Meeting Elizabeth Smart

Yeah, so today I went to the Elizabeth Smart cocktail party and speech in Fort Wayne. I had a blast, frankly. I’m really glad I went.

I had a fashion emergency beforehand, the first one in my entire life. Five minutes before I was supposed to leave to go to the Scottish Rite Auditorium where the event was being held, I found out my shoes (patent-leather sandals) had died. The soles were coming off and flapping. I tried taping them back on but (a) the tape showed and (b) it didn’t work anyway. I’ve always hated those shoes, but they were my only pair of dress shoes and I could hardly show up at a cocktail party in sneakers. I had to frantically run to the store and grab the first pair of dress shoes I saw, and ask a clerk to cut the tags off so I could put them on right then and there. Fortunately I was only a few minutes late for the cocktail party (fashionably late you might say) and plenty of people arrived after me.

Everyone was given a booklet about dealing with abduction, called “You’re Not Alone: The Journey From Abduction to Empowerment.” I was able to speak to Elizabeth for a few minutes and she autographed the booklet. She is even prettier in person than she looks in the pictures. I told her I really admired her for refusing to let her horrific experience ruin her life, and that I had used her as an example for myself in that regard. Her husband Matthew was also there, and I chatted with him a bit. Other people asked him where he’d met Elizabeth and he explained about the mission in France, and I asked him if French people really went on strike as often as it seemed like. “Yes,” he said, “they’re always striking. For the smallest of reasons. They’re never happy.”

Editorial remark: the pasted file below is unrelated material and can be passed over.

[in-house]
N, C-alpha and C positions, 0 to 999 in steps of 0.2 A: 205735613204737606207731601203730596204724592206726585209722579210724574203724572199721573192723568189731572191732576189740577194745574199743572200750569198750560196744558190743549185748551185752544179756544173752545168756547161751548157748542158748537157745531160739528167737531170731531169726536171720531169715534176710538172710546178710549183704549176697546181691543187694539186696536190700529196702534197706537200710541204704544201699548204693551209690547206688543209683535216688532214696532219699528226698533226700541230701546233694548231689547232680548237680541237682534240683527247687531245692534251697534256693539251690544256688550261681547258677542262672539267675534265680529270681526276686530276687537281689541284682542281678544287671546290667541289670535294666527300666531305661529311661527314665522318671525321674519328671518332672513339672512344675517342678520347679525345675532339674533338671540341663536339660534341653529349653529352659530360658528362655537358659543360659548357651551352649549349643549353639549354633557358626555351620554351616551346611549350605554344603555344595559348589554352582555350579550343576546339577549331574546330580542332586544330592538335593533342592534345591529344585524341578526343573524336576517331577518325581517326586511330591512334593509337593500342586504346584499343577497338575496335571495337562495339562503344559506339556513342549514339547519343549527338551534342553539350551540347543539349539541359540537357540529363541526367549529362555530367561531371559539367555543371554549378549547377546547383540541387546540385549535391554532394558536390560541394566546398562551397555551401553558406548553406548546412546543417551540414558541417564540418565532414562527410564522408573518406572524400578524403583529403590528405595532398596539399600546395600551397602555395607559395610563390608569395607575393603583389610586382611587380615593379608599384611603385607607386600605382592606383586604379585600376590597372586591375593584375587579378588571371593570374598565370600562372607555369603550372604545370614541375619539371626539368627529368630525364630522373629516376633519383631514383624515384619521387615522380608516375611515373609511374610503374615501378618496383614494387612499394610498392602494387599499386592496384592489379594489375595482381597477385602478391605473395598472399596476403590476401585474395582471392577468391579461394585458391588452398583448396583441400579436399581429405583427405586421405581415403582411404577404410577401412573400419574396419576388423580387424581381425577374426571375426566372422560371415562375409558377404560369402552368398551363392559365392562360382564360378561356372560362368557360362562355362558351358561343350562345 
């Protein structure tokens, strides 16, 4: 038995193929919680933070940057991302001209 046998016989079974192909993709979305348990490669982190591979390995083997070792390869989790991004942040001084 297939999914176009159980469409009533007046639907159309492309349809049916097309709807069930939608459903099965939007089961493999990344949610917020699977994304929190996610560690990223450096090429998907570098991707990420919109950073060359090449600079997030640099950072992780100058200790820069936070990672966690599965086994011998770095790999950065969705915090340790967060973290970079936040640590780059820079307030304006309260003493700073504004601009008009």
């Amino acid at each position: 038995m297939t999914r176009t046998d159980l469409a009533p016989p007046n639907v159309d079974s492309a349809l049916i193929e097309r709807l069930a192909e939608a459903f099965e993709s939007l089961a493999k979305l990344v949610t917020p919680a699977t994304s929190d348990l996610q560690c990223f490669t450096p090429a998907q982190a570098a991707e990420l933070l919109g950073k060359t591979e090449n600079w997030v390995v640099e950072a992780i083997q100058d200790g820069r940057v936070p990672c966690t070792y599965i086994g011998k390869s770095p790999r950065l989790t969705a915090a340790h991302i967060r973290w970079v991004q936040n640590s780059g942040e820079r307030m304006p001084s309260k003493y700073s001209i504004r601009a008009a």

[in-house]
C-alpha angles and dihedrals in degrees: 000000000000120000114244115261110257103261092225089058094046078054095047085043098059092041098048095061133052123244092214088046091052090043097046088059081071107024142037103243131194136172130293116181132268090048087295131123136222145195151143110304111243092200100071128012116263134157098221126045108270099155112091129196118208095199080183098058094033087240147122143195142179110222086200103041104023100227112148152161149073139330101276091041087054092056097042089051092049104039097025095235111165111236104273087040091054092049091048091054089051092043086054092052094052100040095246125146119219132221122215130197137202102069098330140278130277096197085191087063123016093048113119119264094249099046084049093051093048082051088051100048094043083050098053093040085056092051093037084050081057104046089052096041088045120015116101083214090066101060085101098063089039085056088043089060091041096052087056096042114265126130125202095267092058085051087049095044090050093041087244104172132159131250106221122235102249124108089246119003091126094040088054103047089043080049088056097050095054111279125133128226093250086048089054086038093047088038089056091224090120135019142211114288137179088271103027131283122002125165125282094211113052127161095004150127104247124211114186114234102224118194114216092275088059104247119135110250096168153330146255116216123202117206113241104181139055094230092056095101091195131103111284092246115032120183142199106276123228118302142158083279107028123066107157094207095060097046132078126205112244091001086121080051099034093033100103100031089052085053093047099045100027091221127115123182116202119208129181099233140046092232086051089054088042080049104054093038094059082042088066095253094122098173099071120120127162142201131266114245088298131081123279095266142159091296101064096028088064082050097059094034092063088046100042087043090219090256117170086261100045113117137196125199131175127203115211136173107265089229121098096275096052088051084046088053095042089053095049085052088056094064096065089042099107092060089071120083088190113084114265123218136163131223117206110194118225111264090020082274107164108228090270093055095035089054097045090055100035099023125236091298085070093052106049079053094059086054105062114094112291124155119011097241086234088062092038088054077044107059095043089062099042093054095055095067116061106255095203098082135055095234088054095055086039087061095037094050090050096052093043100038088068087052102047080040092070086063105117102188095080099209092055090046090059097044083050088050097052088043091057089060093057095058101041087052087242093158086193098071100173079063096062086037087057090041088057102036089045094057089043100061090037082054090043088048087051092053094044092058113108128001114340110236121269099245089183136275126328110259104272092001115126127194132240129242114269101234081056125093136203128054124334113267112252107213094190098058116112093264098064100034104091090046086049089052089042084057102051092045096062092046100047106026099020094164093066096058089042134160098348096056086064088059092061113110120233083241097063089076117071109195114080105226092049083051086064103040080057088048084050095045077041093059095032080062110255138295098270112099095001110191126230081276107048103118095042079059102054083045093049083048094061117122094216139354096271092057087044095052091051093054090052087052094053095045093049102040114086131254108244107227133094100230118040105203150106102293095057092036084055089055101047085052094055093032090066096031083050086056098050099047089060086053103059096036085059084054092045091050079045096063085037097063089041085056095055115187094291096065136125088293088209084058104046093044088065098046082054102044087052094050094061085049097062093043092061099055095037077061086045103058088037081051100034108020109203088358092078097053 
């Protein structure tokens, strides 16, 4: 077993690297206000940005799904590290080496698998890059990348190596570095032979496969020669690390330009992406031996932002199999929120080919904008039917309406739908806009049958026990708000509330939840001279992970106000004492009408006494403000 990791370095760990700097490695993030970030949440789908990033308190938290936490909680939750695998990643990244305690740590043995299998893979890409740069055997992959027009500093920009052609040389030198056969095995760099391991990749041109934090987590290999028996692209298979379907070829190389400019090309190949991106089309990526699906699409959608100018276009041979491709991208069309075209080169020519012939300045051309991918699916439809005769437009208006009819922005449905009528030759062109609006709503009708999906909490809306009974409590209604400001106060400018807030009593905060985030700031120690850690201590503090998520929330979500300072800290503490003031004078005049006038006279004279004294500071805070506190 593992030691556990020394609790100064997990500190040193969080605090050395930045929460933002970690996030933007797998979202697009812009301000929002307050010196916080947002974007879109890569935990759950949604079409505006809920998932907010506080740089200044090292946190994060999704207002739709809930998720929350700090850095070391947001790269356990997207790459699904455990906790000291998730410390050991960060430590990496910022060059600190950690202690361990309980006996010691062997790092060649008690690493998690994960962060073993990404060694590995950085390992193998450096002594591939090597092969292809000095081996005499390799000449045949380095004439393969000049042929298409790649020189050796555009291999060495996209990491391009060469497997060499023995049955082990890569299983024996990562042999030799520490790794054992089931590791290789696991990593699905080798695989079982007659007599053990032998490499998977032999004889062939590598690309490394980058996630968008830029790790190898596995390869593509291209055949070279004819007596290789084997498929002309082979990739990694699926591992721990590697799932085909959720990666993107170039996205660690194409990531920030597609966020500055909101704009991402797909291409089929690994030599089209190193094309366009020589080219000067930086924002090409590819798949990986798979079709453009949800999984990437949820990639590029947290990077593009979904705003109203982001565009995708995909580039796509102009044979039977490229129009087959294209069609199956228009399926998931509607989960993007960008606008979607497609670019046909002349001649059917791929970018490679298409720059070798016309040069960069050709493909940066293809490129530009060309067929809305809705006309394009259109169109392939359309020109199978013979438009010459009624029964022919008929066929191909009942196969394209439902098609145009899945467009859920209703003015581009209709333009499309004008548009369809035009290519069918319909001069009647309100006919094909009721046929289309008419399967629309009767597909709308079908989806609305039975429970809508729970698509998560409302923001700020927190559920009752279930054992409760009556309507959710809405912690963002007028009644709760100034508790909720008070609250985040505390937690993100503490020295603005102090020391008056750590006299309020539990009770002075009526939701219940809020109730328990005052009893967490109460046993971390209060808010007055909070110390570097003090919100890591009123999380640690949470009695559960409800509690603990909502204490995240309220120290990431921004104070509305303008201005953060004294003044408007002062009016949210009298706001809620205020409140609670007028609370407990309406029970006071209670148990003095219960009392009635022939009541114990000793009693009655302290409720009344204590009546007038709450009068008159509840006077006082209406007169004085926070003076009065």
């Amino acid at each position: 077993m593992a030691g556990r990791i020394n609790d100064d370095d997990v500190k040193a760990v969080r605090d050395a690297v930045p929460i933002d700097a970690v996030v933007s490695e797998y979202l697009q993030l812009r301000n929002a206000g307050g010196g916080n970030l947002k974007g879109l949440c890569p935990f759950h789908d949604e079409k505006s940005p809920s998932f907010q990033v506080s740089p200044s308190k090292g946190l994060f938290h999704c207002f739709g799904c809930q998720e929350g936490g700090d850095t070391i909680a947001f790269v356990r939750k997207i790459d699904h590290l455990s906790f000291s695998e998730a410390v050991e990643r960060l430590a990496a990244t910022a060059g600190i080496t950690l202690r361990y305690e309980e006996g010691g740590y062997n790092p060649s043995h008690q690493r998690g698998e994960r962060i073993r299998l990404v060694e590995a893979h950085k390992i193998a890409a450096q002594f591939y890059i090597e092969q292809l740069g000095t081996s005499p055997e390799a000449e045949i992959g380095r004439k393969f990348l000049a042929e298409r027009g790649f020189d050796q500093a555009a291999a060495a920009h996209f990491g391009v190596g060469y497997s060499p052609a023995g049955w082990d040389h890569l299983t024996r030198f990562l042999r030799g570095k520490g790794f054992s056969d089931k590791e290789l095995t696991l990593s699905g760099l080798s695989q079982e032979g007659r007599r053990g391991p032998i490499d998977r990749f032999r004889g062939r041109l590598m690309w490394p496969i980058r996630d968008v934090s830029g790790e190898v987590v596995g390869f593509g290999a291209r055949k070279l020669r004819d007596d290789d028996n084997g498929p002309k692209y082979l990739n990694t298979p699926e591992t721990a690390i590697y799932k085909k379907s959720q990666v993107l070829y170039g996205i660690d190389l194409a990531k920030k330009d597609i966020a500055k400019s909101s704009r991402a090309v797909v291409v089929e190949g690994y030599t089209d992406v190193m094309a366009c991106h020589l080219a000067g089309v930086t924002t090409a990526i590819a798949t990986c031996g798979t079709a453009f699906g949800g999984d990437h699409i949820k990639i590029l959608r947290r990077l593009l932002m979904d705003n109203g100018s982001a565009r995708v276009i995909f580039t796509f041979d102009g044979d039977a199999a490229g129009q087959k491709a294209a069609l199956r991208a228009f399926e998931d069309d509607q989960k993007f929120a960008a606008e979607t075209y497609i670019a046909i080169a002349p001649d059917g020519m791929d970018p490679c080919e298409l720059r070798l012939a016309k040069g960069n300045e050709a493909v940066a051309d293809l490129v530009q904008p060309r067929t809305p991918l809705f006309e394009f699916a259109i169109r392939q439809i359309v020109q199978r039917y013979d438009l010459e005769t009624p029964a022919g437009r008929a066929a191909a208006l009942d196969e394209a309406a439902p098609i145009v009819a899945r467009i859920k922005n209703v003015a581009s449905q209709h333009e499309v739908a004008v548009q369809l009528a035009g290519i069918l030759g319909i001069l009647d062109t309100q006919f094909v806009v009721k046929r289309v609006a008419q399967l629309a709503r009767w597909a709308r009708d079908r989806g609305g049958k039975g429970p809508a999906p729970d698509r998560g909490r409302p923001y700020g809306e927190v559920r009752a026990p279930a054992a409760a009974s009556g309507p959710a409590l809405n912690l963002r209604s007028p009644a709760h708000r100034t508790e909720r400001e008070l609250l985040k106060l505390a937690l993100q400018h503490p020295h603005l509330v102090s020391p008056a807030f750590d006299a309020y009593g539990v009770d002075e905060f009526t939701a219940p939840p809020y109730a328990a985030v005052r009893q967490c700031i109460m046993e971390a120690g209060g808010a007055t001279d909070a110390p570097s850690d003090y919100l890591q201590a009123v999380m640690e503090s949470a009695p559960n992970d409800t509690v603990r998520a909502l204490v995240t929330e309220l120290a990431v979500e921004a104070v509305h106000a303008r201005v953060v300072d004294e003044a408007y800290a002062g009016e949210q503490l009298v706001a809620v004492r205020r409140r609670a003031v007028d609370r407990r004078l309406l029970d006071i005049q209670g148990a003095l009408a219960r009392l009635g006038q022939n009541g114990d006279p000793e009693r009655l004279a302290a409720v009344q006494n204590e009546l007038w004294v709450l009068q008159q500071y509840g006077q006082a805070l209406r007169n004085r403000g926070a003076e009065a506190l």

After I had my few minutes with Elizabeth, the TV reporter who was covering the event approached me and asked to interview me on camera. I said okay, and she basically asked me what Elizabeth and I had talked about and I told her. Off-camera, I told the reporter about the Charley Project. And I did get a sound bite in the resulting news broadcast, see here.

Elizabeth’s speech was before┬áthe cocktail party. She basically told the story of her abduction, including details I hadn’t previously heard about. She’s a very good speaker. I’m not given to getting all emotional about such things but I found myself getting a little choked up when she talked about what she went through.

And on top of it all, three different people complimented me on my dress.

It was quite an evening.